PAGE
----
Tourism related to archaeology is worth approximately £4m and 80 jobs in the Western Isles, but has the potential to be worth £8m and 160 jobs.
The findings are part of an economic assessment on the value of tourism archaeology commissioned by the Comhairle nan Eilean Siar.
Data contained within the Outer Hebrides Visitor Survey and consultation with key stakeholders were the main sources of information for the study.
By examining tourist volumes and levels of engagement with archaeology reported by visitors the study estimated the current value of such tourism.
To determine the future potential such tourims the study drew a comparison between the Outer Hebrides and Orkney.
Over a ten year period the study assumes an uplift of 10% in holiday visitors specifically attracted to the Outer Hebrides to engage with archaeology and an increase in the numbers of existing holiday, visiting friends and family and business visitors engaging with archaeology.
This model results in £8m total visitor spend per annum, supporting 160 Full time equivalent employees.
The report recommends several first steps which could generate growth including the development of an archaeology based, Outer Hebrides-wide trail.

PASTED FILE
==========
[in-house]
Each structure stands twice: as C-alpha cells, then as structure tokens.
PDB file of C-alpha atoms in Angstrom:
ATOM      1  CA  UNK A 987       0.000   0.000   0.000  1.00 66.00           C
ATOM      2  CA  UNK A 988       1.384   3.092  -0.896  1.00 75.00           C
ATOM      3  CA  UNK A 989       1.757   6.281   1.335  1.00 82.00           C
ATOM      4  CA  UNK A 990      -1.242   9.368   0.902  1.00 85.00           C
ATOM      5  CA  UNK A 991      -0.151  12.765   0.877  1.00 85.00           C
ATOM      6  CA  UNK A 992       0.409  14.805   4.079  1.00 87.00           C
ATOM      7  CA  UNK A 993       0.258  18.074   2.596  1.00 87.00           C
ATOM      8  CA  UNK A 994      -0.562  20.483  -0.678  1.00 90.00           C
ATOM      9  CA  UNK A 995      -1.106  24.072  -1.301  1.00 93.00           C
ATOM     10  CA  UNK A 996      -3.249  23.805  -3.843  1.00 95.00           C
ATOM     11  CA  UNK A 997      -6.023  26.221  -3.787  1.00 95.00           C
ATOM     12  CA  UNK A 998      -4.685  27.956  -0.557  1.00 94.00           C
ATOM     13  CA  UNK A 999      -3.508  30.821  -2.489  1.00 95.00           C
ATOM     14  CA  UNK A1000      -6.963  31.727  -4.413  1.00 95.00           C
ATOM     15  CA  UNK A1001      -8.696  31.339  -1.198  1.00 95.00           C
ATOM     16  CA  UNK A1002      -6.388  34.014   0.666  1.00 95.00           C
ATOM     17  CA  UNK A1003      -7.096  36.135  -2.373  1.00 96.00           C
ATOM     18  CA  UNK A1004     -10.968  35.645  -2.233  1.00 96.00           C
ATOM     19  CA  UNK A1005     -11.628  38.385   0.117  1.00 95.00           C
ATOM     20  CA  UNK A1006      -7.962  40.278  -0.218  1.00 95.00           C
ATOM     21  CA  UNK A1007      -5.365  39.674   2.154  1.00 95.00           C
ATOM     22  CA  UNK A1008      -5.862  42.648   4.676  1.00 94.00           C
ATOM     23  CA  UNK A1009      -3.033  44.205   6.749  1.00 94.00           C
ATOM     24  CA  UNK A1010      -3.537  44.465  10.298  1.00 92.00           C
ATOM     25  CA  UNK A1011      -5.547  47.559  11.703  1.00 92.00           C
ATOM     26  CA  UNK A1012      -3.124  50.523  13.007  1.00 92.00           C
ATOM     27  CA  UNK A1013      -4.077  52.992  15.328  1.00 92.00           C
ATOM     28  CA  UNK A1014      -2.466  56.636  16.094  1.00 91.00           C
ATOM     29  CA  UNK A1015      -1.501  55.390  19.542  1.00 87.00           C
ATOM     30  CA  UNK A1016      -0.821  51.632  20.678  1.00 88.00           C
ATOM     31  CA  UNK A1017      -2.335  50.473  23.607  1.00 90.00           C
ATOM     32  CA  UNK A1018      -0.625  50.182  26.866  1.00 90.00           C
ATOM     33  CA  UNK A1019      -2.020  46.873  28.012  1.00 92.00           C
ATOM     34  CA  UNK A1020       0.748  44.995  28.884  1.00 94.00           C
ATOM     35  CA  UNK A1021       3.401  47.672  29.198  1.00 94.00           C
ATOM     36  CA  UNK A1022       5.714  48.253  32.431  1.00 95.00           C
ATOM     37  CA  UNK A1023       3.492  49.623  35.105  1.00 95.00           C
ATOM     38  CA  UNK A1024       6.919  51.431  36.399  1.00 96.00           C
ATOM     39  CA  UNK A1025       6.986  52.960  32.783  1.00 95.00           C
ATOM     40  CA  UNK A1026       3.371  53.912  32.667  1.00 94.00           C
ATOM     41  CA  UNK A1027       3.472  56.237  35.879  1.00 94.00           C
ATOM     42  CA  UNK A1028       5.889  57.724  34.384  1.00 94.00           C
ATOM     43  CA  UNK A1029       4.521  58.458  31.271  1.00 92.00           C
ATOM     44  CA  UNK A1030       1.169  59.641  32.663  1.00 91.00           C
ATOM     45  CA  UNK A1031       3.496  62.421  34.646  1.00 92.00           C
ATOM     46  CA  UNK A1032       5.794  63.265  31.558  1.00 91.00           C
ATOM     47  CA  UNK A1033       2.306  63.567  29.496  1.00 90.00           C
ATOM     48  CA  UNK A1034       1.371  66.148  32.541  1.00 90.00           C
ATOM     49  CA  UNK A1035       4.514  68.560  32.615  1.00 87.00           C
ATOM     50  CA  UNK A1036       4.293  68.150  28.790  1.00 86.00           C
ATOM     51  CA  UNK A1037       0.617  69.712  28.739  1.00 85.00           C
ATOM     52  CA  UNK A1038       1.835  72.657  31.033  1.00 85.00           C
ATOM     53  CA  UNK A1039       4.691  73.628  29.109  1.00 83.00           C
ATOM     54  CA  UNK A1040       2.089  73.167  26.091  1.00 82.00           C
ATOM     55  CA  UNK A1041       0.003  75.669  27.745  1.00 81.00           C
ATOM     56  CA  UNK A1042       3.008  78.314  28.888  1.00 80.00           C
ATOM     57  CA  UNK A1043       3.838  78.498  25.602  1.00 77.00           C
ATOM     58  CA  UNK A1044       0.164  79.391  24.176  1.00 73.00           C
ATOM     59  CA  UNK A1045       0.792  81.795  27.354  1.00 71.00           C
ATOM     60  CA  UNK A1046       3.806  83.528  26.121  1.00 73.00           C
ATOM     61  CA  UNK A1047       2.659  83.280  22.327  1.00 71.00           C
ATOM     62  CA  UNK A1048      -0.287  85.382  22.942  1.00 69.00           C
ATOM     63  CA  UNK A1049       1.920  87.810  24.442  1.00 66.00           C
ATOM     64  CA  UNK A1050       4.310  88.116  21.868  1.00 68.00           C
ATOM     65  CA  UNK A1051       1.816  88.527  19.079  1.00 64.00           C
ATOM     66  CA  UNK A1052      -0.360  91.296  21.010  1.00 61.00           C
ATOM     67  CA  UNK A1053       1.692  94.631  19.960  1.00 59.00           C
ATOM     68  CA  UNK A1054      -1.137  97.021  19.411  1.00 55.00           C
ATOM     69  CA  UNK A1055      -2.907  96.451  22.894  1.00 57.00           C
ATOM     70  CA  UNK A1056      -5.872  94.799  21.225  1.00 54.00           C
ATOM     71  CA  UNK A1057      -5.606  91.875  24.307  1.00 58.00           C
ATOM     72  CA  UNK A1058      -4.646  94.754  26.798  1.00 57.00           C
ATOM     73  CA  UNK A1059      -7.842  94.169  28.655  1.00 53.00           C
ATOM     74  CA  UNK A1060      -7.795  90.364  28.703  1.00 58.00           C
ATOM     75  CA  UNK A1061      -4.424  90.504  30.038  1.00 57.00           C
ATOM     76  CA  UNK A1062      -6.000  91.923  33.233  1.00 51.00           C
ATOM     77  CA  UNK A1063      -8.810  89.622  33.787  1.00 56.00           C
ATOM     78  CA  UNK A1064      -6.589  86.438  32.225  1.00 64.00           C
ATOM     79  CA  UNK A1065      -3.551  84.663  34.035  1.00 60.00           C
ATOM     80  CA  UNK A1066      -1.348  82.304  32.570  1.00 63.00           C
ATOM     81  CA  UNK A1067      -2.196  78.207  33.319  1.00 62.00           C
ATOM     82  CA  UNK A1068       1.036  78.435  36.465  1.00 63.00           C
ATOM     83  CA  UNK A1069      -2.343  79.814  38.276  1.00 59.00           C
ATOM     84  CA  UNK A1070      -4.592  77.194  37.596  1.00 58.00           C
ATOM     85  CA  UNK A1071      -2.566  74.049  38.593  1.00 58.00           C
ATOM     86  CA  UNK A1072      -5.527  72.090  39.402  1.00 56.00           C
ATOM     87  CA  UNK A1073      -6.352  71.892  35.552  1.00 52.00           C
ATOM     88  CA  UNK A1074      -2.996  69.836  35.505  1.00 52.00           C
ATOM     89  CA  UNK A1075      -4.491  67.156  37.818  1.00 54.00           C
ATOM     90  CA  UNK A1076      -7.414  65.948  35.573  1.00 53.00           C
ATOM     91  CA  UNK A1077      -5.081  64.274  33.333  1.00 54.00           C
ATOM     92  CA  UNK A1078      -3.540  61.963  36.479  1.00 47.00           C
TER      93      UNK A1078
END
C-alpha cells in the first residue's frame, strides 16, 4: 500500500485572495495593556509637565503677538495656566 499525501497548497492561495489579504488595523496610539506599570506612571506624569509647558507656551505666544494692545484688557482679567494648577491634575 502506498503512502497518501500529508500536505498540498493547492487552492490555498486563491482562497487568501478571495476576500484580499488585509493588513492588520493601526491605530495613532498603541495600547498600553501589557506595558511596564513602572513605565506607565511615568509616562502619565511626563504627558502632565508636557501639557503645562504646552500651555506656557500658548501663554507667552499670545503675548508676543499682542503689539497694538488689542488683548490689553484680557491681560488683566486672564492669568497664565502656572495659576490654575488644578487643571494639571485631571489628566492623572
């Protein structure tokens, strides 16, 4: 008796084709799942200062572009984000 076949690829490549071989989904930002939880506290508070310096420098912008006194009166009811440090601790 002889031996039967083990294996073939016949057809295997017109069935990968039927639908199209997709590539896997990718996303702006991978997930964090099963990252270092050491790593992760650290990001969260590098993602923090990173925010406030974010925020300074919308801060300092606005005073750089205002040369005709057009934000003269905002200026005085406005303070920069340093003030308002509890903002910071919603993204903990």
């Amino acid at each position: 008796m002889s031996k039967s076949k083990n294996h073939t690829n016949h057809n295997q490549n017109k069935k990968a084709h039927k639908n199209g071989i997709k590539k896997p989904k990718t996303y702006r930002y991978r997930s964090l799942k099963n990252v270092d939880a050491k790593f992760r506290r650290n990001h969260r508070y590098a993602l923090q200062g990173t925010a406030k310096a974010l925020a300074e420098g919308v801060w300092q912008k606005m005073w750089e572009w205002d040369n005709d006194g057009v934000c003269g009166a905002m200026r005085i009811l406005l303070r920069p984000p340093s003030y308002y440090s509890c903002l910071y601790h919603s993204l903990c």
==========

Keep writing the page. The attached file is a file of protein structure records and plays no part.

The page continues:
This trail would be achieved through the identification of key places, the development of online and paper based promotional materials, installation of interpretation and improvements to access and facilities in some locations.
Sustainable Development Chairman, Donald Crichton, said: “Archaeology is of significant benefit to the Islands and its development offers opportunities for economic growth but that will require time, commitment and investment”.
An application is being made to the Heritage Lottery Fund’s ‘Great Place’ Scheme to assist with developing tourism and public engagement related to all aspects of heritage in the Islands, taking the recommendations of this report into account.